Stanley Kramer’s masterpiece, Guess Who’s Coming to Dinner, is about interracial marriage which was very taboo when the film was released in 1967. Even today, despite (or, possibly, more so as a result of) the election of President Obama “there’s perhaps 100 million people right here in this country who would be shocked & offended & appalled if a black man in his late 30’s was engaged to be married to a white woman in her early 20’s. We could try to ignore those people or feel sorry for them & for their prejudice & their bigotry & their blind hatred & stupid fears. But if that couple truly loves each other, there would be only one thing worse: If they didn’t say, ‘Screw all those people!’, and decided not to get married.”
Guess Who’s Coming to Dinner is a groundbreaking film. Sydney Portier plays Dr. John Prentice, a highly successful African-American MD saving lives in Third World African countries. Joey (Katharine Houghton) is the daughter of self-described San Francisco liberals, Matt & Christina Drayton (Spencer Tracy & Katharine Hepburn). When John meets Joanna (the only way he’ll refer to her) while each is on vacation in Hawaii, they fall immediately in love. Joey naively thinks her parents will welcome their impending nuptials with open arms. Though it’s widely regarded as the first motion picture with an on-screen interracial kiss on the mouth, that actually occurred 12 year’s earlier between Frank Silvera & Irene Kane in the great Stanley Kubrick’s second feature film, Killer’s Kiss. John’s parents are played wonderfully by Beah Richards & Roy E. Glenn Sr. And Isabel Sanford, best known as Weezy Jefferson, is excellent as the Drayton’s maid, Tillie.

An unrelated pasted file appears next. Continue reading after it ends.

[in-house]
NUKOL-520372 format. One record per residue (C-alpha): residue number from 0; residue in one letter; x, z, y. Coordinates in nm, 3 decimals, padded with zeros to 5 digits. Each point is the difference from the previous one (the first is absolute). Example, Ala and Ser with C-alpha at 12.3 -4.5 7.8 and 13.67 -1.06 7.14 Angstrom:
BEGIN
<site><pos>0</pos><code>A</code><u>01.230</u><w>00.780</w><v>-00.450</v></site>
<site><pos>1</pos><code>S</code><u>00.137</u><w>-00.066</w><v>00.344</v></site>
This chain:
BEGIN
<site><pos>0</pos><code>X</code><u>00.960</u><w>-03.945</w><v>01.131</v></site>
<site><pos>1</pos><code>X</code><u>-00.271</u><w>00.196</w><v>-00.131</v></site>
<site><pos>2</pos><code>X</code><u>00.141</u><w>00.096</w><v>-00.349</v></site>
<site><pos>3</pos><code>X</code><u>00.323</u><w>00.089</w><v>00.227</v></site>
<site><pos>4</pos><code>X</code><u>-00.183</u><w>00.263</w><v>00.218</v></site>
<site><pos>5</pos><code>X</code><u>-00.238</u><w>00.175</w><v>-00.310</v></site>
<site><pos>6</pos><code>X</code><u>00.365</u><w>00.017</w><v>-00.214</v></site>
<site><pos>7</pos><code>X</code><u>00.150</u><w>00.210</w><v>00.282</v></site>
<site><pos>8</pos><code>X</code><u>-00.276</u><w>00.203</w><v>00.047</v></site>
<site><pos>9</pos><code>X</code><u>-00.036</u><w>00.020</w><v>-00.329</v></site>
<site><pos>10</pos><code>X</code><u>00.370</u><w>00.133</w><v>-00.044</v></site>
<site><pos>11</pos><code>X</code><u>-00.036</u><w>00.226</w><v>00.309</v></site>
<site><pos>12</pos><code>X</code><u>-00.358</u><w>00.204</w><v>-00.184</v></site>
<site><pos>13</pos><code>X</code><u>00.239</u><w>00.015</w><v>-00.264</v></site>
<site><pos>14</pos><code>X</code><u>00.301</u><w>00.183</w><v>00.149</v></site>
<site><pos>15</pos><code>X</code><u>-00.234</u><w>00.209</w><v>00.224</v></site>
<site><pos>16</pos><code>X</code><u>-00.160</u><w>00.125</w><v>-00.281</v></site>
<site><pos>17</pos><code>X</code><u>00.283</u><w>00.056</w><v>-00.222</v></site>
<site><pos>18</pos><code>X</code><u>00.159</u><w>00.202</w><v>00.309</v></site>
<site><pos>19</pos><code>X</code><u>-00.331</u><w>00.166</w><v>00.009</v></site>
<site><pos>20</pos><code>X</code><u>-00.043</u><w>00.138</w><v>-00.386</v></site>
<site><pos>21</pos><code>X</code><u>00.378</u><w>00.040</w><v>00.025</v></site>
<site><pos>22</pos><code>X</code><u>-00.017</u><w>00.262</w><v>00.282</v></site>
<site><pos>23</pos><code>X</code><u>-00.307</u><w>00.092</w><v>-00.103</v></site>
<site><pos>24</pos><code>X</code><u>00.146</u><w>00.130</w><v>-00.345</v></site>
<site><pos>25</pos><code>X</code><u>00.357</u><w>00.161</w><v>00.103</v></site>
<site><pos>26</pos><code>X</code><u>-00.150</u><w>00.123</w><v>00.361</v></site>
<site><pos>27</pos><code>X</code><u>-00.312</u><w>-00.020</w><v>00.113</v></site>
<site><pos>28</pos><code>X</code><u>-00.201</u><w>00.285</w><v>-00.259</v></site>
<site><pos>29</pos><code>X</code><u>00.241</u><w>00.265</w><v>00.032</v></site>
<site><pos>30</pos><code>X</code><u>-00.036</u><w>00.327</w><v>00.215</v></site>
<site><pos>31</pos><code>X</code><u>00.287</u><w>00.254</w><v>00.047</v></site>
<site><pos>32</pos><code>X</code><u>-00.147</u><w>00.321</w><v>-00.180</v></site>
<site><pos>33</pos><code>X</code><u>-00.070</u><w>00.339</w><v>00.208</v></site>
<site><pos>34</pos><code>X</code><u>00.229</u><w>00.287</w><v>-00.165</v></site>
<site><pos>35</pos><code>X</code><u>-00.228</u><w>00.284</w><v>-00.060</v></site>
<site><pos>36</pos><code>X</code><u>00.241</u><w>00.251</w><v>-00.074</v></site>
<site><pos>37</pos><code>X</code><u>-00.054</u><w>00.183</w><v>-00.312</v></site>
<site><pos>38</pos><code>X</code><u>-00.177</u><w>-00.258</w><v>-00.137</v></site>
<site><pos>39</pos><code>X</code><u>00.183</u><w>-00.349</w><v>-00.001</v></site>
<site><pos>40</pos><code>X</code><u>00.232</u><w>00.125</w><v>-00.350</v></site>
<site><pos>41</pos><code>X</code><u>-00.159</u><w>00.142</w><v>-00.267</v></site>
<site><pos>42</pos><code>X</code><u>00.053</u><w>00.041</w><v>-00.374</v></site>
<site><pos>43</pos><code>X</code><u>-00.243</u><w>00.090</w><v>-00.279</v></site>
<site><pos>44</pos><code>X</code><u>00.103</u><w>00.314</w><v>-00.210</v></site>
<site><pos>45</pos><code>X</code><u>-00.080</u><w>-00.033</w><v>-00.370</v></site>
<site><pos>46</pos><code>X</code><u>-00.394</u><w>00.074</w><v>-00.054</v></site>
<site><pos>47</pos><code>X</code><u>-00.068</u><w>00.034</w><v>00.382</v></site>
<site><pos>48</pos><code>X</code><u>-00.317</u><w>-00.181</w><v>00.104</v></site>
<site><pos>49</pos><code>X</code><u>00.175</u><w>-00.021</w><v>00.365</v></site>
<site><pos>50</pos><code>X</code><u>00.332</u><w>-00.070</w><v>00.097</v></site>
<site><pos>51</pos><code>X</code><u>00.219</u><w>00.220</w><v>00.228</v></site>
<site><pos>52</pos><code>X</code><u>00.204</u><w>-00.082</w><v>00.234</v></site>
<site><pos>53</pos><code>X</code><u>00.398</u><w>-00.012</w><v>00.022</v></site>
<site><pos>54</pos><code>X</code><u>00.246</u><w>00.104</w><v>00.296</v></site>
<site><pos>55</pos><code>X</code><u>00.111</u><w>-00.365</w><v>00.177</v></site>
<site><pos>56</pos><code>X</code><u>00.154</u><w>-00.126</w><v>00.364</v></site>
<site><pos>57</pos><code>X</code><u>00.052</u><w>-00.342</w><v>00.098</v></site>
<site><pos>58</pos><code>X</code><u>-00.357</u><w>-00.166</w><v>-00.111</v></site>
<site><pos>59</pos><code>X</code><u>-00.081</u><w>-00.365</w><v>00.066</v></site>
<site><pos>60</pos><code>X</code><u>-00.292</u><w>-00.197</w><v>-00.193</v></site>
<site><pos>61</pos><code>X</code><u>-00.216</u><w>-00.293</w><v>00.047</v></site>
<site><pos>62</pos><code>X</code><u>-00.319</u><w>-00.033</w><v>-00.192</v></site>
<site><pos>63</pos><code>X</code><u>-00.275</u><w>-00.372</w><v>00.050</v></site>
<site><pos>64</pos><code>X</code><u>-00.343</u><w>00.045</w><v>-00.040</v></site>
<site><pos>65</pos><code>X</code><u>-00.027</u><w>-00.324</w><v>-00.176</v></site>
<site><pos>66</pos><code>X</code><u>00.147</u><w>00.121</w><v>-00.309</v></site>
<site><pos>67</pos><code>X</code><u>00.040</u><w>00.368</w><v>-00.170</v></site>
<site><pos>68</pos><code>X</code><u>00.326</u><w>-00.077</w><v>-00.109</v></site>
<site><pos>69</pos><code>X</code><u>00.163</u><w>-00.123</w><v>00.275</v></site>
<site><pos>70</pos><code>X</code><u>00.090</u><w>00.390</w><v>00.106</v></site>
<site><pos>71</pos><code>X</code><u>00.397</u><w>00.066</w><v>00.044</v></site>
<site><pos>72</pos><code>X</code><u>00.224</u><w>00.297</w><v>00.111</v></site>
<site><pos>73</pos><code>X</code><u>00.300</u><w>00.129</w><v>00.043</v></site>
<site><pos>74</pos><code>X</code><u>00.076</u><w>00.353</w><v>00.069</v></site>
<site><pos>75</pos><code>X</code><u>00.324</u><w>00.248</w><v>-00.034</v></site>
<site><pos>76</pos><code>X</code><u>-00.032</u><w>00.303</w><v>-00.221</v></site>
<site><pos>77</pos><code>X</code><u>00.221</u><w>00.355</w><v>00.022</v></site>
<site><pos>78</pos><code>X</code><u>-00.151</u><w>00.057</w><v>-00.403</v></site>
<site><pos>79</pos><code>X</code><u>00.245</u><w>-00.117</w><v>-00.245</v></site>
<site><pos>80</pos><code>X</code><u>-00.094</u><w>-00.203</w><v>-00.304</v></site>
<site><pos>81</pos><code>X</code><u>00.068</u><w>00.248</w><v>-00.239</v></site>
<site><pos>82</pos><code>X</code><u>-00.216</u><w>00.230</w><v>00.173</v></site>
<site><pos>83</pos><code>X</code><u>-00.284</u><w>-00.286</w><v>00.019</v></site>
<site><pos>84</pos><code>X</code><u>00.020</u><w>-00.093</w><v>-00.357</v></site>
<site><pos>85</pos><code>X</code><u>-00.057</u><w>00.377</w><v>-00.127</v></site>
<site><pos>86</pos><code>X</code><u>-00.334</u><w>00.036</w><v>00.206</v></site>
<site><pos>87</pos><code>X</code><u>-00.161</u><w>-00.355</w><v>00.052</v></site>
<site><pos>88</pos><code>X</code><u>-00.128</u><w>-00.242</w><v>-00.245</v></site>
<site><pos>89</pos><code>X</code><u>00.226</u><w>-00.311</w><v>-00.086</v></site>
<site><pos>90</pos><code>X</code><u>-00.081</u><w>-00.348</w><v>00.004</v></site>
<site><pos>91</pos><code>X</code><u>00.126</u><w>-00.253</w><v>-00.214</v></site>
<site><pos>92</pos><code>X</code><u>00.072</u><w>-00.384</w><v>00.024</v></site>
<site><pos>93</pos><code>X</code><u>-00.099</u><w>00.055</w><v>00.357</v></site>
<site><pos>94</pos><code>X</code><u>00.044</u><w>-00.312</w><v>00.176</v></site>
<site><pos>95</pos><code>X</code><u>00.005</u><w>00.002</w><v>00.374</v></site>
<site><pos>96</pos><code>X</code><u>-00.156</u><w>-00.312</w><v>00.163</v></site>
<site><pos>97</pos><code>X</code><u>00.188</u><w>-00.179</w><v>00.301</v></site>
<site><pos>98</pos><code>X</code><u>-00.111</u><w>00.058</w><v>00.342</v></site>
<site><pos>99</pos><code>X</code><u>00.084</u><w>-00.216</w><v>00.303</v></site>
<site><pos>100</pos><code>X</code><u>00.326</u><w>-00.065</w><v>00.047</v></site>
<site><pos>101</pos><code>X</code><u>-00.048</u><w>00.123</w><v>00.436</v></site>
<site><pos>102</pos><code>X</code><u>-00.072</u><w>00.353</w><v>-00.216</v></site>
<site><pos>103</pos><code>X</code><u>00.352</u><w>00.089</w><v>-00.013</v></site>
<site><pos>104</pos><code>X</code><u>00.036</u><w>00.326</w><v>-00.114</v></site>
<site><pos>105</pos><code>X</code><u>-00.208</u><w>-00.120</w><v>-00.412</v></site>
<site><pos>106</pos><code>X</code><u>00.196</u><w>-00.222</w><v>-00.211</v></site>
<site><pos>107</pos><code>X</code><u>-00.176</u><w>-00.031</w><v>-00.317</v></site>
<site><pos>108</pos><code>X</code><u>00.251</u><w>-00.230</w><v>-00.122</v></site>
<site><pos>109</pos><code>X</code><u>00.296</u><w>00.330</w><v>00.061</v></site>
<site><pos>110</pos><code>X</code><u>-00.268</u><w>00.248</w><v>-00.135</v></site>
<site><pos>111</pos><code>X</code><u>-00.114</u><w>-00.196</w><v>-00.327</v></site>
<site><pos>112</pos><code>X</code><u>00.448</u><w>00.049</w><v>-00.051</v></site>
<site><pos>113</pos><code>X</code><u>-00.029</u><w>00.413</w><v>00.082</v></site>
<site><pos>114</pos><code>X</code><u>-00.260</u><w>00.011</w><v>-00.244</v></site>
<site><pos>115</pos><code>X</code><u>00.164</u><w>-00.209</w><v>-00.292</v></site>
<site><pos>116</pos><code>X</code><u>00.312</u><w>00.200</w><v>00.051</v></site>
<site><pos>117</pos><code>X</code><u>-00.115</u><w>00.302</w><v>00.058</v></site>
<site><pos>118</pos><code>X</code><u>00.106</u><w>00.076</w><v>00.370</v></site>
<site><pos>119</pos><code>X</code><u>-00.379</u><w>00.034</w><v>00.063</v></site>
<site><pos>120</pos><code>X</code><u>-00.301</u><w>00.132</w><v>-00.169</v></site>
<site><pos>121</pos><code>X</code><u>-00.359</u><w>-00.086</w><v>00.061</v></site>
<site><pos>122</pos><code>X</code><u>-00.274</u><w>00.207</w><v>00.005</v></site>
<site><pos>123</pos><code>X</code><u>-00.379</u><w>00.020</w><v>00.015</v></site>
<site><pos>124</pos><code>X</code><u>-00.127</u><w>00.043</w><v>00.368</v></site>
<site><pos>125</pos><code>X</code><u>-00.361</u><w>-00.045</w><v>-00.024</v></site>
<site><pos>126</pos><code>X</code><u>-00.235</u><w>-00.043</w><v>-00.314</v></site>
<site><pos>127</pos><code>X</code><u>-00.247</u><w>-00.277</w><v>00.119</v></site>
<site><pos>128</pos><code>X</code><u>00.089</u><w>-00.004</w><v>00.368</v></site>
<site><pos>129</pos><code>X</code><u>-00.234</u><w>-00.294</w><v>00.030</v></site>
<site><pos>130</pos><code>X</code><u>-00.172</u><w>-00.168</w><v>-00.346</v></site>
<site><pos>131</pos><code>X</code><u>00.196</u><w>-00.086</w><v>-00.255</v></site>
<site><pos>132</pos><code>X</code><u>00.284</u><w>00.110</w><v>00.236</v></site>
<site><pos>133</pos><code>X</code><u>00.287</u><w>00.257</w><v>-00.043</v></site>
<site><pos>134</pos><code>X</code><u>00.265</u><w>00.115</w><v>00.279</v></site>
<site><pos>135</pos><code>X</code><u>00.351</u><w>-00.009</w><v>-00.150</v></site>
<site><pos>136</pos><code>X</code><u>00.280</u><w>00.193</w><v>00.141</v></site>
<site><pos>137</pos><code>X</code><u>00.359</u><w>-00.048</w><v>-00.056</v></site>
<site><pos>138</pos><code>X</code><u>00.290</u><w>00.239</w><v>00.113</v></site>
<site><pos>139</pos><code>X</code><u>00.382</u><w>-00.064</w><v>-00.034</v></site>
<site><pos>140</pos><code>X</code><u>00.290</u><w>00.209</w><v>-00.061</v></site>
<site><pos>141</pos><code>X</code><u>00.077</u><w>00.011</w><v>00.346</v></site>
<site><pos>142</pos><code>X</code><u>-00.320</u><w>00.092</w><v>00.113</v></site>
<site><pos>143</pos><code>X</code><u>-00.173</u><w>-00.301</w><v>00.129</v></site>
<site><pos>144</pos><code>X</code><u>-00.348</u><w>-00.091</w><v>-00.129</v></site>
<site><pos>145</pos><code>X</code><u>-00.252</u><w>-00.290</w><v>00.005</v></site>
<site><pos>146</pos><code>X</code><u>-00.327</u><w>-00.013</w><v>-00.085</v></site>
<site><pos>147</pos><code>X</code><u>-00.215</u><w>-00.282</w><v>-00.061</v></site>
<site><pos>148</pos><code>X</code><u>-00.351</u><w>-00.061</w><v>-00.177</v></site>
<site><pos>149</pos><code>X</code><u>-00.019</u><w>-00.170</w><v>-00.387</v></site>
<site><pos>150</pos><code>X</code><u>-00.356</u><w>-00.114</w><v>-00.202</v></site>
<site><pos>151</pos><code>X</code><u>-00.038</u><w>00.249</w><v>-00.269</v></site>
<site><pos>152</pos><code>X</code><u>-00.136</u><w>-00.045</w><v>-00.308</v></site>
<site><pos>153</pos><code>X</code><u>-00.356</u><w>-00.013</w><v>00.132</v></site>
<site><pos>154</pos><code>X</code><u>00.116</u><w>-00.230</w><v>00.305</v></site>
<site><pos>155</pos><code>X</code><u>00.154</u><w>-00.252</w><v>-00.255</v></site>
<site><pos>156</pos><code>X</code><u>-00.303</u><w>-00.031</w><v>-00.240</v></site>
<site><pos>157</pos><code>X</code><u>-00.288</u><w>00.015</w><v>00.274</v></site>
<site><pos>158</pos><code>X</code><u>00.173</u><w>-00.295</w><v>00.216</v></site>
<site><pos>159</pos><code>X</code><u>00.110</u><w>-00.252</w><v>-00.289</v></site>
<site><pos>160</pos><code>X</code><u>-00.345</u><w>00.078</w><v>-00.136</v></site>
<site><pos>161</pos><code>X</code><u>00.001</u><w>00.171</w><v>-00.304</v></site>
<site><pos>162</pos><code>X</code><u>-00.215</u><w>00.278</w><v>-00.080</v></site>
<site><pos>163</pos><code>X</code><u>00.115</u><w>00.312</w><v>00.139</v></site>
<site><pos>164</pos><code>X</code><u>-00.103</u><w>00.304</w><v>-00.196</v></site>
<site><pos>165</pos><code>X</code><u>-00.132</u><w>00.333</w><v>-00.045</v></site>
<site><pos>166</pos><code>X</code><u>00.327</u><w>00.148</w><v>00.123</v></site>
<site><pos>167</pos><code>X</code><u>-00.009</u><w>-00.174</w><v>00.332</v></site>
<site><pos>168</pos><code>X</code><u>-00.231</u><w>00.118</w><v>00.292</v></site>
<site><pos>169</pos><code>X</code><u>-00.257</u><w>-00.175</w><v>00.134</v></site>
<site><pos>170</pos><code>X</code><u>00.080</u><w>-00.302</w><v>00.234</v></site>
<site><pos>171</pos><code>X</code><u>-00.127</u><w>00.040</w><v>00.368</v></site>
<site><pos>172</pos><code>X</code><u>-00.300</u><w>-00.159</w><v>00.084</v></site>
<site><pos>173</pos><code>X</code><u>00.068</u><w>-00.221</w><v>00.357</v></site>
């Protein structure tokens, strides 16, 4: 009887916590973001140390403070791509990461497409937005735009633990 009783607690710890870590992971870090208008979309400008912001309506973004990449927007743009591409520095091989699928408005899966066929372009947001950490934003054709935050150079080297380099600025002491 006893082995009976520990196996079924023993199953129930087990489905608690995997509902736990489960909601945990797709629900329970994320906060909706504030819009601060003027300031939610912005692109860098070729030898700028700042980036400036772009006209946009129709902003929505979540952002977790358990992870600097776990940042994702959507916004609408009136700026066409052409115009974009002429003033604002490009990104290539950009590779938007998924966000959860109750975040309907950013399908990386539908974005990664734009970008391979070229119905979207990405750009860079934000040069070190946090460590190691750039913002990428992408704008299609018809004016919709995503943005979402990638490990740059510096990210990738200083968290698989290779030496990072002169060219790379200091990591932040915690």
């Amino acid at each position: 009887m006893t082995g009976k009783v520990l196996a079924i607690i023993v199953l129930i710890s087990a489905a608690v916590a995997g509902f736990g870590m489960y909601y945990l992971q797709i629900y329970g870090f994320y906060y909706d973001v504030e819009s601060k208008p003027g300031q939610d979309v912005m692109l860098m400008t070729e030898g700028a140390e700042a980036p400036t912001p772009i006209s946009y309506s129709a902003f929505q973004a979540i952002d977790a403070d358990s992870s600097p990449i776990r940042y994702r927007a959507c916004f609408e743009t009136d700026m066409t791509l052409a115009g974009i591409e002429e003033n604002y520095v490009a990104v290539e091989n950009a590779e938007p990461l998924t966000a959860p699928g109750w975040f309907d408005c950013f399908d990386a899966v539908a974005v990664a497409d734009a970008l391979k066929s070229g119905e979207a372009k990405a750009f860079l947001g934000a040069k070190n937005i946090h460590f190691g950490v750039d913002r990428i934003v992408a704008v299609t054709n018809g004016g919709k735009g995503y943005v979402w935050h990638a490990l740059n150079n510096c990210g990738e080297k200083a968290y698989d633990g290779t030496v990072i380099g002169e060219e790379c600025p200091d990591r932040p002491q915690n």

Guess Who’s Coming to Dinner was nominated for 10 Oscars in 1968 at the 40th Academy Awards, winning 2: Hepburn for Best Actress; and William Rose for Best Original Screenplay. Spencer Tracy’s performance is amazing, particularly considering that he was so sick at the time that he died 17 days into post-production. He was nominated for Best Actor posthumously. Neither he nor Hepburn, who were coupled for decades & living together for the last few years of his life, ever saw the film. She felt it would be too painful to watch. It ends with Matt Drayton’s heart-wrenching soliloquy about the nature of true love. During it, Christina Drayton breaks down – you may as well. Hepburn’s tears were real, knowing that the end was so near for the love of her life. A soliloquy (from the Latin soliloquium, ‘to speak alone’) is a dramatic or literary technique where an actor’s private thoughts are vocalized to the audience. In the movies, the soliloquy has evolved to include any longer discourse by an actor/actress to other cast members. Such is the case with Tracy’s soliloquy. The most famous soliloquy ever is Shakespeare’s To Be or Not To Be from & by Hamlet as he considers committing suicide. Sir Laurence Olivier gives a fantastic cinematic example of that prototypical soliloquy. Some other memorable movie soliloquies: George C. Scott as Patton’s opening monologue; Nicholson’s “You can’t handle the truth” speech from A Few Good Men; DeNiro’s “You talkin’ to me?” from Taxi Driver; and Vivien Leigh’s “I’ll never be hungry again” from Gone With the Wind. And speaking of being hungry, I know what you’re thinking: ‘Silly lily key; racial big-a-tree; Spencer Tra-see! Who cares?’ “When the hell are you gonna make me some dinner?” How ‘bout you watch the trailer below then come to The Marino Foundation’s ‘Fun’ Raiser #3 on 11/2/13 and have some with us? 4 Stars!!